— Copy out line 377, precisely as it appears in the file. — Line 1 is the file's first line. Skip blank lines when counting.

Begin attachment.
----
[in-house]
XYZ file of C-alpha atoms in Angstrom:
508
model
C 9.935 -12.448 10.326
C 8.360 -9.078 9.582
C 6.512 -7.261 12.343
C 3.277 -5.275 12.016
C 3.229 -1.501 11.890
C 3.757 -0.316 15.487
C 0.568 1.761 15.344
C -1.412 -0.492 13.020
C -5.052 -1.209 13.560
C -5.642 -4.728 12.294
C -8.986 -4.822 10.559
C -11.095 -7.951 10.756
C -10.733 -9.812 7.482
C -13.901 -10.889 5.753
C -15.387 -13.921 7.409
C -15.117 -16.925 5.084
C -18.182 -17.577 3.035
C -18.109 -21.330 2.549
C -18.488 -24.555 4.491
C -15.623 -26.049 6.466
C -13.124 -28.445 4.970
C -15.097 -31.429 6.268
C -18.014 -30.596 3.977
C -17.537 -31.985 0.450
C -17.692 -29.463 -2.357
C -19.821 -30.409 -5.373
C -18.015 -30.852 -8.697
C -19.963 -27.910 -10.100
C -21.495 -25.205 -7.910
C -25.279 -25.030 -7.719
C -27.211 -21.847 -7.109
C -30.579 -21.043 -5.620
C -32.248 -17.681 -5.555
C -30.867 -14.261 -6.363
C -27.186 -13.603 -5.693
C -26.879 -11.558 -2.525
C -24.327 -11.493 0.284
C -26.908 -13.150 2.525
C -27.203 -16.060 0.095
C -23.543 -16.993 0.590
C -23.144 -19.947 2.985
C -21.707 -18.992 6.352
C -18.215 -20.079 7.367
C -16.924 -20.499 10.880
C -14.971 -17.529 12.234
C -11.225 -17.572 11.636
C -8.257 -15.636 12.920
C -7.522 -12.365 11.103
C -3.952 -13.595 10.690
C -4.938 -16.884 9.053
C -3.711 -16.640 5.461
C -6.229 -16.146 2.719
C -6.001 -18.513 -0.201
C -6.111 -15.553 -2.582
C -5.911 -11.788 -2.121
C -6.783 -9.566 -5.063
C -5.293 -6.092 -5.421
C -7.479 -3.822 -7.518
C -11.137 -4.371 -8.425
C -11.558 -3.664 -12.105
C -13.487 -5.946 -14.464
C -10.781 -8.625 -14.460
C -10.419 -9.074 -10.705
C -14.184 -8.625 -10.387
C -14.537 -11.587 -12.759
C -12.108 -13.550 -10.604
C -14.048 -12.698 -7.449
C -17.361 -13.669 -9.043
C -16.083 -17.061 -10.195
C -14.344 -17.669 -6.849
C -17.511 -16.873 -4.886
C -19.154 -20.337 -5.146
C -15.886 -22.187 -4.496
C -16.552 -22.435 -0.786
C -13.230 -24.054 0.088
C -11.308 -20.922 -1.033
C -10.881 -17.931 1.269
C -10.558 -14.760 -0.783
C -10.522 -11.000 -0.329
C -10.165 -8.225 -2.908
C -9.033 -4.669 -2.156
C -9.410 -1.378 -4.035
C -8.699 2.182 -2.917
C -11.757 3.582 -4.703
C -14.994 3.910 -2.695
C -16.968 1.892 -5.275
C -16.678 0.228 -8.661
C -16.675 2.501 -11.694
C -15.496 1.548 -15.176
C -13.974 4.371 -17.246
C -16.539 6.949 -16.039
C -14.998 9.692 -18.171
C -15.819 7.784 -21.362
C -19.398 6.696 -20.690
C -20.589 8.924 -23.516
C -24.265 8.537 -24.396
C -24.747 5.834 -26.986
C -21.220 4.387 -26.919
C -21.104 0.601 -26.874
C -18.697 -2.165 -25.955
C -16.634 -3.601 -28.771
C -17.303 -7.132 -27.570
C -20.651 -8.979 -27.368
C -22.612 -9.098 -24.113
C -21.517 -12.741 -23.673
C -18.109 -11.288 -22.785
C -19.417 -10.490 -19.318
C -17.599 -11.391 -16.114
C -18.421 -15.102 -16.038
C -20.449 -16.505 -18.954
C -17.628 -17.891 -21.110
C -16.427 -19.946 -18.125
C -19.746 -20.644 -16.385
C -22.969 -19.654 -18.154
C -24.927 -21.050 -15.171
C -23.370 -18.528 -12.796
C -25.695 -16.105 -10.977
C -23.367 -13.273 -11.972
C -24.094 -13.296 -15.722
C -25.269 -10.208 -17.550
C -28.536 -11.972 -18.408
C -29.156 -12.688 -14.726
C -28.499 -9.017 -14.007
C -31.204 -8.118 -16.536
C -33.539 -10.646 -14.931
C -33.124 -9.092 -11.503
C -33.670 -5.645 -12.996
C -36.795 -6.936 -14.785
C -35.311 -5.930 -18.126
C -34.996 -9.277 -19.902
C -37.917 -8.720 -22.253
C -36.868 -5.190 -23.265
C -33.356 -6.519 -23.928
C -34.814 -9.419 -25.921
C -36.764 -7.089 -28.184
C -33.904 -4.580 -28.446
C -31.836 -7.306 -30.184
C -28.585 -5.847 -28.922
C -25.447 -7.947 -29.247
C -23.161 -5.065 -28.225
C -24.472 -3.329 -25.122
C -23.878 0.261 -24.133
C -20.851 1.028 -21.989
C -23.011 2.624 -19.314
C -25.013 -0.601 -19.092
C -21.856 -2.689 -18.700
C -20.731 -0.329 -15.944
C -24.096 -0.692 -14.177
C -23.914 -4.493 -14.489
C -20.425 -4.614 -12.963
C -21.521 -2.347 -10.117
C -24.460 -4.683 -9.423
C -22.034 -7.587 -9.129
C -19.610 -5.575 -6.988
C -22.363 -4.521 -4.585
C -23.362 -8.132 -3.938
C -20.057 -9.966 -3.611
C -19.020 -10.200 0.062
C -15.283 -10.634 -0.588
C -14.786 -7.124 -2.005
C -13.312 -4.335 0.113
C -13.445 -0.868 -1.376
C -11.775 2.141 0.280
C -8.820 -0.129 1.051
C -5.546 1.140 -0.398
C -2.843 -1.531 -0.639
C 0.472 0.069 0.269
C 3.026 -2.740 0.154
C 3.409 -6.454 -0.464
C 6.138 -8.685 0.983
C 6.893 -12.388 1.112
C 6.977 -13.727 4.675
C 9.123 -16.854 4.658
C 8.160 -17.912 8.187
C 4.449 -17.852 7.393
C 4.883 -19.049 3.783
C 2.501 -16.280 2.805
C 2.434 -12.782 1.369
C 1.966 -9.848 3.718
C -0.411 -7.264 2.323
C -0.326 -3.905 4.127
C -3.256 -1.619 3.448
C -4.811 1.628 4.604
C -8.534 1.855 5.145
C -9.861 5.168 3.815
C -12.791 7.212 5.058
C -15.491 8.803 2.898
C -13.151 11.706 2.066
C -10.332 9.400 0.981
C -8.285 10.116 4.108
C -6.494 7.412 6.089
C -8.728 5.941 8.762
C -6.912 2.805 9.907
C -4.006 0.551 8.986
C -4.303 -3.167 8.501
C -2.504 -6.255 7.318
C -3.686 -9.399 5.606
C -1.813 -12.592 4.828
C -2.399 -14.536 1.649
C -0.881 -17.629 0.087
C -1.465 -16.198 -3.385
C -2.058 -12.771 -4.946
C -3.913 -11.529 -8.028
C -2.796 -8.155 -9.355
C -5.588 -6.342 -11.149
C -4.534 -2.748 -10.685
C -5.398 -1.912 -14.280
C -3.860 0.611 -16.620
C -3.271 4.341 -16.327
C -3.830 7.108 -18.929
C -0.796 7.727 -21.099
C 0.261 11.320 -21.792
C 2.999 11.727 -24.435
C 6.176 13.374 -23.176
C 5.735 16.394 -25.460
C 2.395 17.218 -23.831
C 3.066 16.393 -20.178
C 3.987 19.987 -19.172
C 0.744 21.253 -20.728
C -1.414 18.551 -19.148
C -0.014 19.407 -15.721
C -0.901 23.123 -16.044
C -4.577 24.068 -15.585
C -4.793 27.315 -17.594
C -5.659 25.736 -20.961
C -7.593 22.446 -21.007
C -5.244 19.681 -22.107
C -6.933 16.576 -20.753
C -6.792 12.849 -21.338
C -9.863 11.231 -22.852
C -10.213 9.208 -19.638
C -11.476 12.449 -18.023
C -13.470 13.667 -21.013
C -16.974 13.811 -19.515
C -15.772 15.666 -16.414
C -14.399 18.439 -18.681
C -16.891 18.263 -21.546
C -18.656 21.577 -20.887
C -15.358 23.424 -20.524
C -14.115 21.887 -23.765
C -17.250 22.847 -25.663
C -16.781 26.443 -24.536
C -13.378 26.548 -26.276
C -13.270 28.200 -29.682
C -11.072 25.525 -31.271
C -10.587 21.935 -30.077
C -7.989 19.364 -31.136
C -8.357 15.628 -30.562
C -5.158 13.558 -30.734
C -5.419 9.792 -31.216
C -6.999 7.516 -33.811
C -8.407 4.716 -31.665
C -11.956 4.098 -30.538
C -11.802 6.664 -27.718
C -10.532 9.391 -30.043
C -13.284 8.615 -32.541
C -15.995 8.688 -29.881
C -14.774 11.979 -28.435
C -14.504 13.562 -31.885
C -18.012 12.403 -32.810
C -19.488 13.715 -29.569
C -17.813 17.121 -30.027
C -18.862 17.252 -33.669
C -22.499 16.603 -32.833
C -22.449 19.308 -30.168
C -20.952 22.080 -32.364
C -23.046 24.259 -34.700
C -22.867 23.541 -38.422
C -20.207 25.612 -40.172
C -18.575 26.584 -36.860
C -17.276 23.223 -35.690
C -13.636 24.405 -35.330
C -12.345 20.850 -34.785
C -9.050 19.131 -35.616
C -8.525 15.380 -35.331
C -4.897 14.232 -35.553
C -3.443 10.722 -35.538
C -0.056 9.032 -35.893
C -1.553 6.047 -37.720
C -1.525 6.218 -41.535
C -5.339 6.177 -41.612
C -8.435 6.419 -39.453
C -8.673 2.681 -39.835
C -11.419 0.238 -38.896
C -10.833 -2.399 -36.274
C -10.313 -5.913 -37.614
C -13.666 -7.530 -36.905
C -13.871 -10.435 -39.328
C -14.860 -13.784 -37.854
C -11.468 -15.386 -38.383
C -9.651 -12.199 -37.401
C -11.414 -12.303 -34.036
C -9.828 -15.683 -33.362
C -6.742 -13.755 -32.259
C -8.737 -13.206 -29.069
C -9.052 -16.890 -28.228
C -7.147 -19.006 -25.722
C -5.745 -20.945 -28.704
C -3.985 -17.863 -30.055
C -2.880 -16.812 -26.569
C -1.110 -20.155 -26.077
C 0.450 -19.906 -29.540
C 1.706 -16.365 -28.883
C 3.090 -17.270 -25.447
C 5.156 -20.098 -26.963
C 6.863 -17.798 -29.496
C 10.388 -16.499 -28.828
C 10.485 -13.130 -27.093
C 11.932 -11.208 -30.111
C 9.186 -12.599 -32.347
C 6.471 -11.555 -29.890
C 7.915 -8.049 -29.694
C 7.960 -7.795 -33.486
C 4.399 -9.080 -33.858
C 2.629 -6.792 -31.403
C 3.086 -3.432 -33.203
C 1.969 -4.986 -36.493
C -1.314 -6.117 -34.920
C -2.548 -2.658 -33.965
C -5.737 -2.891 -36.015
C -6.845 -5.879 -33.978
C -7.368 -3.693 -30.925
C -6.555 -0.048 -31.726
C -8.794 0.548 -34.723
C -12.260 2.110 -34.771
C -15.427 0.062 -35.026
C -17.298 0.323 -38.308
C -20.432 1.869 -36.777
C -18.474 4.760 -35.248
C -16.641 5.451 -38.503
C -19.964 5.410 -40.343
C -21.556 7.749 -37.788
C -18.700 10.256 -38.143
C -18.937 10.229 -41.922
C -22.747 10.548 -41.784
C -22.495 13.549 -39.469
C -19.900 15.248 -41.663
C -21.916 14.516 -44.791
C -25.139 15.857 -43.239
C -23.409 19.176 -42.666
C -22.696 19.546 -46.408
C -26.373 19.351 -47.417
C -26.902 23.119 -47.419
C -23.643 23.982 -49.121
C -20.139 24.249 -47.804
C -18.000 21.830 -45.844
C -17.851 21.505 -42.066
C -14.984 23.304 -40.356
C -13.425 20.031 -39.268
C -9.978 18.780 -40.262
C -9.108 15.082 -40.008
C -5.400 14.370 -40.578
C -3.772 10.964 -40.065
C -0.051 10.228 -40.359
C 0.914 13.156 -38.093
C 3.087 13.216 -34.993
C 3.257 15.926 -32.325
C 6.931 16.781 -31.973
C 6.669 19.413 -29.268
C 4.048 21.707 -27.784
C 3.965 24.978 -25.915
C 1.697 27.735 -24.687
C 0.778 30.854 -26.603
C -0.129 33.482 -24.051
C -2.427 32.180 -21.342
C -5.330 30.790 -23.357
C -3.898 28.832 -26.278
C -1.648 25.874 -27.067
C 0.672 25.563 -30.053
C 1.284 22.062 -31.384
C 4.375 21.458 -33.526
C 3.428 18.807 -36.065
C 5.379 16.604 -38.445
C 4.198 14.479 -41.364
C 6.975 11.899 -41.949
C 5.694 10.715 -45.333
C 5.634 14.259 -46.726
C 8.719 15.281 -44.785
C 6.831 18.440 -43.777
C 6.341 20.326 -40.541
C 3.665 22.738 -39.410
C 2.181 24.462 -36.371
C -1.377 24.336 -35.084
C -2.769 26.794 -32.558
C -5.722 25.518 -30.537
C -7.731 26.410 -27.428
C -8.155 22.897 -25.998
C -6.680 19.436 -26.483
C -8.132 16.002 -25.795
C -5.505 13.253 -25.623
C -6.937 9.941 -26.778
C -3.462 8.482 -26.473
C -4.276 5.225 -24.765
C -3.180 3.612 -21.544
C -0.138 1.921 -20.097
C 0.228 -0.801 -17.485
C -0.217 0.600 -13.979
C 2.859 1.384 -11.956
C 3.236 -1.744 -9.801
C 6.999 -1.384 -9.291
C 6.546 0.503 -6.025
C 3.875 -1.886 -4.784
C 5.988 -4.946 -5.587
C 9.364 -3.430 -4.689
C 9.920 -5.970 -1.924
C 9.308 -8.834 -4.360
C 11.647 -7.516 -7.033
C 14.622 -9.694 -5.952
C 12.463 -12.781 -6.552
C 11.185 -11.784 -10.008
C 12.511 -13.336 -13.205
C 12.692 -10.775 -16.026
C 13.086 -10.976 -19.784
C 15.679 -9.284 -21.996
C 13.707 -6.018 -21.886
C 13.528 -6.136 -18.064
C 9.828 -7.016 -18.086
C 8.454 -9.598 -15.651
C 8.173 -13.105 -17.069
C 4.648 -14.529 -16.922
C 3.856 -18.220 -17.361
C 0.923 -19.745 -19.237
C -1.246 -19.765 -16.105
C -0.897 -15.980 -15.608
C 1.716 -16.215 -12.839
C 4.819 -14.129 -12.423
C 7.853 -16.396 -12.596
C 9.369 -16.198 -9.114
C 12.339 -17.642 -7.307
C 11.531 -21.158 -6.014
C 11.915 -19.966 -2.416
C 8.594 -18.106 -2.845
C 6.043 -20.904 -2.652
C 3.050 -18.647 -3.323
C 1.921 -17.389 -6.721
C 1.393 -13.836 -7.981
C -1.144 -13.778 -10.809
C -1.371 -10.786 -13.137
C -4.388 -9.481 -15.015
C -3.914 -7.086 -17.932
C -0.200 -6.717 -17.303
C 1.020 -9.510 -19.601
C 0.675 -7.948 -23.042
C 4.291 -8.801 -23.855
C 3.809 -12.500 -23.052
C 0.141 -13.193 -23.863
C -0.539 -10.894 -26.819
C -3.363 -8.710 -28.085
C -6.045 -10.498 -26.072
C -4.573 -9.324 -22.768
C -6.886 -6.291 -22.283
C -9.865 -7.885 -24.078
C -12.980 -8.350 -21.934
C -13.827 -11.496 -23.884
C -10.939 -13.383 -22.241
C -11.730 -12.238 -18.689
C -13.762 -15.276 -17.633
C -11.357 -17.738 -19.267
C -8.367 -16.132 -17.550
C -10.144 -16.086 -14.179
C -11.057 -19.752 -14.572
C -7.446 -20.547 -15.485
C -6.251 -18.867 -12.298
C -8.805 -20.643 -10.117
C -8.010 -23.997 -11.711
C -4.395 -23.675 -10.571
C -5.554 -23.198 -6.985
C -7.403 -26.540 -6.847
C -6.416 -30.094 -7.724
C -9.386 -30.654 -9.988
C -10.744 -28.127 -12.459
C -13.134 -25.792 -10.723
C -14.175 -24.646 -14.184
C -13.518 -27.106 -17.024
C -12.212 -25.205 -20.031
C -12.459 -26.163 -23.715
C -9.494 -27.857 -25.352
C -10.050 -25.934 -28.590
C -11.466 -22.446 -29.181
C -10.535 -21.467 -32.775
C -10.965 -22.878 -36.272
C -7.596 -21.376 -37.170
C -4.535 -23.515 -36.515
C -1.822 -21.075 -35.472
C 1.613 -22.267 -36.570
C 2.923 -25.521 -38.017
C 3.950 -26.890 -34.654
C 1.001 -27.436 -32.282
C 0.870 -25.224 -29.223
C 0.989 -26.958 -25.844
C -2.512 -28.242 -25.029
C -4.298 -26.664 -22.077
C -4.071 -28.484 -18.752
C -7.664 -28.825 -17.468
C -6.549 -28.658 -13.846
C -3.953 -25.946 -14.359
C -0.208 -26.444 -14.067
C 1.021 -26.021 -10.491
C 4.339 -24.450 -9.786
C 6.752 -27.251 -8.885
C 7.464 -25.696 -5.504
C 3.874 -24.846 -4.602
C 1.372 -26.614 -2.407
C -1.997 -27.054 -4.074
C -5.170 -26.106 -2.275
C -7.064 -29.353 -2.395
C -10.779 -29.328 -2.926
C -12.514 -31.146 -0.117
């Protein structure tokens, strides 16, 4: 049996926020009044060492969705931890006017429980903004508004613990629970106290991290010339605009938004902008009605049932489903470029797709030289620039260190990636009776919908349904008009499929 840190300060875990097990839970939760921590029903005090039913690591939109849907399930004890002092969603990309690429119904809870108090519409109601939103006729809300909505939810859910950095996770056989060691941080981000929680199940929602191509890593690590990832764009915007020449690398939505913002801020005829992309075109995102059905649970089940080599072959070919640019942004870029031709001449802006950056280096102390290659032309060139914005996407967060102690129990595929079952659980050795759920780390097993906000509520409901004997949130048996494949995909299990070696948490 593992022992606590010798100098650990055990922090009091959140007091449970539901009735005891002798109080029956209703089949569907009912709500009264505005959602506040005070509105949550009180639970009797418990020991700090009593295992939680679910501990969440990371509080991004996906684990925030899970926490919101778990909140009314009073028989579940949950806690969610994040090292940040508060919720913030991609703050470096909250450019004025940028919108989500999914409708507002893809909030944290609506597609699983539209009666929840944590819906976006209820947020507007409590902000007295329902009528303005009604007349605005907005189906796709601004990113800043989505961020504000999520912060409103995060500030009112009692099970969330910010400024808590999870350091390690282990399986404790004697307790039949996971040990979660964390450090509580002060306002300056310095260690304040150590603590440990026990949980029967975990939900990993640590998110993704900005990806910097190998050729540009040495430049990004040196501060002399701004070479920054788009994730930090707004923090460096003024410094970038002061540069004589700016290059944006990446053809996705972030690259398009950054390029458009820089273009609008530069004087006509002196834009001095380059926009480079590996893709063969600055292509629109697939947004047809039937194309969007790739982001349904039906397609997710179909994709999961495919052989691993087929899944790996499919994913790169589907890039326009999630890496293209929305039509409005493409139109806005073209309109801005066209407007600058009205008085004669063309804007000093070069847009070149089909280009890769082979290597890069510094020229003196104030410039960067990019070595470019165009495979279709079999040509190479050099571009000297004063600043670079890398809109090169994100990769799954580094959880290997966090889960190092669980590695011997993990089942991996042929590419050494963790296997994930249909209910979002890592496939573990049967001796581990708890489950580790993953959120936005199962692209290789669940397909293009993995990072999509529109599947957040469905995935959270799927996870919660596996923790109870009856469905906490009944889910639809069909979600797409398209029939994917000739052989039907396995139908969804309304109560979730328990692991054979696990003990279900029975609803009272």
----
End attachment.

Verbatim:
C 5.379 16.604 -38.445